A social thing
Being at the Coolidge also tackles another struggle dementia patients and their caregivers have: isolation. Both sides can see others struggling with similar challenges, and can socialize with peers. Robert Baker, 74, a Cambridge, Mass., real estate owner and manager recently geared up for his third silver screen trip to the Coolidge. "I don't openly admit to having dementia," says Baker, "and part of me is in denial, but these are my people and I want to be with them. I realize I'm not alone out there."
Susan Forster, an art appraiser, brings her mother to the Coolidge faithfully. "People are very important to my mother," says Forster, who moved her mother from New York to Boston last year so she could live with her. "This is a wonderful way for her to be social."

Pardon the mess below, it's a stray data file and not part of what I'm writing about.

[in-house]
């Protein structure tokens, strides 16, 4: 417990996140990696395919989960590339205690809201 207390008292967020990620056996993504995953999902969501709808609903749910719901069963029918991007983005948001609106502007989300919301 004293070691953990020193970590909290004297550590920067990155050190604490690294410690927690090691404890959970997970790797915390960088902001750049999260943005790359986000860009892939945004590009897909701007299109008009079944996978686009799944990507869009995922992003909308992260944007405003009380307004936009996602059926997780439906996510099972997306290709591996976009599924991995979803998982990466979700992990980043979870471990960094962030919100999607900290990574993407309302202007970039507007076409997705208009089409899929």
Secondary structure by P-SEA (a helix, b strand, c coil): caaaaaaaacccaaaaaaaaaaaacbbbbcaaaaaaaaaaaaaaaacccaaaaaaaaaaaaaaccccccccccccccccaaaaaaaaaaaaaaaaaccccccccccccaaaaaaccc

Perhaps soon there will be similar programs across the country. Not only does the Coolidge plan to offer events again in 2012, next January the theater and ARTZ will propose replicating the program at the annual conference of independent theaters around the country, and offer training sessions to help them create their own version of "Meet Me at the Coolidge."
Sally Abrahms writes on aging and boomers for national magazines, newspapers and websites. She is based in Boston.